In defense of ghostwriting

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Not everyone can write easily or well, but that doesn't mean their stories and insights aren't worthy of circulation.

Ghostwriting – the act of publishing copy under someone else’s name – is viewed with a measure of suspicion in certain quarters.

According to the skeptics, there is something mildly disingenuous about hawking a book or a blog or an op-ed piece that wasn’t cranked out verbatim by the person whose name appears as author. While I can understand the knee-jerk reaction, such concerns are misplaced.

Let me explain why.

Why do we need ghostwriters?

Ghostwriting allows stories to be told and messages to be delivered that otherwise wouldn’t be conveyed. Business executives, politicians and celebrities often don’t have the time to write full-length copy at the frequency required for maximum impact. While not everyone can write so easily or well, that doesn’t mean their stories and insights aren’t worthy of circulation. In many cases, a good writer will articulate the credited author’s experience or opinions in a more succinct and engaging way than the subject herself. The vast heritage of political speeches would be nowhere near so rich without the considerable talents of speechwriters, for example.

Ghostwriting: The acting of publishing copy under someone else’s name. Alternatively, a method that allows stories to be told and messages to be delivered that otherwise wouldn’t be conveyed.

How can I trust what I am reading if it wasn’t written by the credited author?

Simple. Quality ghostwriting requires an incredible amount of skill and research. To be able to modulate the voice and outlook of another person or organization is a talent. Think of other fields. The actor who plays an historical figure with great likeness receives the critics’ plaudits. The tribute band that gets it right to the last detail wins musical acclaim. So it should go with the ghostwriter.

But I know the actor is not actually the person he’s playing. I’m not always aware a work was ghostwritten. And why does the listed author deserve recognition anyway?

Because the listed name remains the official author of the project irrespective of how heavily involved she was in the line-by-line composition of the work. Indeed what carves out ghostwriting in a category of its own is the special relationship between writer and author. A close working dynamic between the two is essential. In some instances, the ghostwriter will receive an outline text for crafting into shape. In other cases, the ghost will start the process from scratch and deliver the initial draft to the author for feedback and edits. A good ghostwriter will quickly know his client so well he can produce on-brief copy with great fluency.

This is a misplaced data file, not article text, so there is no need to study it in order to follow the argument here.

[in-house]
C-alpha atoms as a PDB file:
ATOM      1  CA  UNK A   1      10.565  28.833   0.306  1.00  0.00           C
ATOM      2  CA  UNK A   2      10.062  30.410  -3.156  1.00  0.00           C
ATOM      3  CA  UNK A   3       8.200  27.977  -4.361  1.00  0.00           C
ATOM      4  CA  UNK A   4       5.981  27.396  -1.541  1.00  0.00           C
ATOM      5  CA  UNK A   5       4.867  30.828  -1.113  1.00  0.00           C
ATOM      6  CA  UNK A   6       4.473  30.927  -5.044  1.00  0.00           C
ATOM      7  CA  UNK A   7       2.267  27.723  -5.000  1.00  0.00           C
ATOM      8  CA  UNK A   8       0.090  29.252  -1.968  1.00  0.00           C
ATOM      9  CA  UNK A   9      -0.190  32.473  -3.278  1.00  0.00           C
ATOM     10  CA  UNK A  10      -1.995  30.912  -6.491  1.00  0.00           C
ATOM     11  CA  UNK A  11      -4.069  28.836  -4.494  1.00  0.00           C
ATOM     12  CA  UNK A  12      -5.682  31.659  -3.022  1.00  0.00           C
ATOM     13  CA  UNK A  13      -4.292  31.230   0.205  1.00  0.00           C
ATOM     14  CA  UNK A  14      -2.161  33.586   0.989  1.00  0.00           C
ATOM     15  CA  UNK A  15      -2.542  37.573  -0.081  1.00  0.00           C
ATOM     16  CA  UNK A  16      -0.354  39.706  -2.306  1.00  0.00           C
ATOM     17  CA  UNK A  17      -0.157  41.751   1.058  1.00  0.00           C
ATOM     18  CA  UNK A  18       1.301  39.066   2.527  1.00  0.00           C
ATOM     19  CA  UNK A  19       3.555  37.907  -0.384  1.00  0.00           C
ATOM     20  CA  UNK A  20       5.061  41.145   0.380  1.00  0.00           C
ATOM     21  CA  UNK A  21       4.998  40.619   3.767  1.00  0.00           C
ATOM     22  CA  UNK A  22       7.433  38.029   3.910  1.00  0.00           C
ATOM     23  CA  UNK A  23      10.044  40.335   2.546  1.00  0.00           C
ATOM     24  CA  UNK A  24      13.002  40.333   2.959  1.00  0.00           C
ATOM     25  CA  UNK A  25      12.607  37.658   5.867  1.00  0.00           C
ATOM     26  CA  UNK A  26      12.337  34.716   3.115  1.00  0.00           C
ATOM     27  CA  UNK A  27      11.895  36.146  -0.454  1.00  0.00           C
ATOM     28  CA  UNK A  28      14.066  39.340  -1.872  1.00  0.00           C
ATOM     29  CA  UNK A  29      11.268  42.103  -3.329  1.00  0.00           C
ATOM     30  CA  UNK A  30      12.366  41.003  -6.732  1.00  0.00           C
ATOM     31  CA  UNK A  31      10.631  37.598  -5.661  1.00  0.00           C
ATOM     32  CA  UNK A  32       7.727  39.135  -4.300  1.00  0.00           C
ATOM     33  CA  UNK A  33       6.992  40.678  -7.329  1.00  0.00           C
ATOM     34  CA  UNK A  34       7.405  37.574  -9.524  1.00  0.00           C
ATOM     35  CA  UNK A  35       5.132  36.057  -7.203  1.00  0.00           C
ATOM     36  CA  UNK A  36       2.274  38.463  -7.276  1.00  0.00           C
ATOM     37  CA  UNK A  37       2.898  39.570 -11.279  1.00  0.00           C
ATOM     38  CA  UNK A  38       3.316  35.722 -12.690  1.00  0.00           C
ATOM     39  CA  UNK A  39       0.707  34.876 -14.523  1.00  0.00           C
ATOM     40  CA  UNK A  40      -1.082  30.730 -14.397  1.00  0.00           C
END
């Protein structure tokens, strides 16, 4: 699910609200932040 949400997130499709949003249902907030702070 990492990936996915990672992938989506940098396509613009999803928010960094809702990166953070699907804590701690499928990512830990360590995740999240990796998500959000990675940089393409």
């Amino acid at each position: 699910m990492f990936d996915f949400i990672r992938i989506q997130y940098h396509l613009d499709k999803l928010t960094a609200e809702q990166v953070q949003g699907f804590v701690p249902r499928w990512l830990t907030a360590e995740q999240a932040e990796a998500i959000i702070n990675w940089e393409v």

At the very least shouldn’t I know that a ghostwriter was involved in the process?

Sometimes the writer will receive a minor credit of some form. But not always. It can depend on the contractual relationship between the writer, the client and the publisher. Either way, the client remains at the head of the process and nothing should go to publication without her general consent.

What if the client is unhappy with the published work?

That’s an avoidable situation. When a client puts her name – or the name of her business – to something she didn’t write verbatim, she needs to have developed strong bonds of trust with her writer or writing team. Not all writers are made from the same cloth. It’s essential the client feels comfortable with the skill and professionalism of the ghostwriter. A good writer will work hard to ensure his client is reassured about the overall process and the quality of the resulting work.

What qualities should I look for in a writer?

Someone with strong curiosity about the world around him, and a knack to understand the opinions and perspectives of other people, businesses and institutions. Someone who is patient, diligent, and motivated by the prospect of relaying events to the satisfaction of his client and to furthering his client’s success. Someone who is happy to play behind the scenes on behalf of the people he represents.

In many respects, writing is like any craft. We can appreciate a well-designed chair without needing to know the names of everyone involved in the chair’s production. So it is with writing. With well-rendered copy, the structure and content of the piece will facilitate the delivery of the credited author’s message as though it had been written by the subject herself. We recline, relax and away we read.

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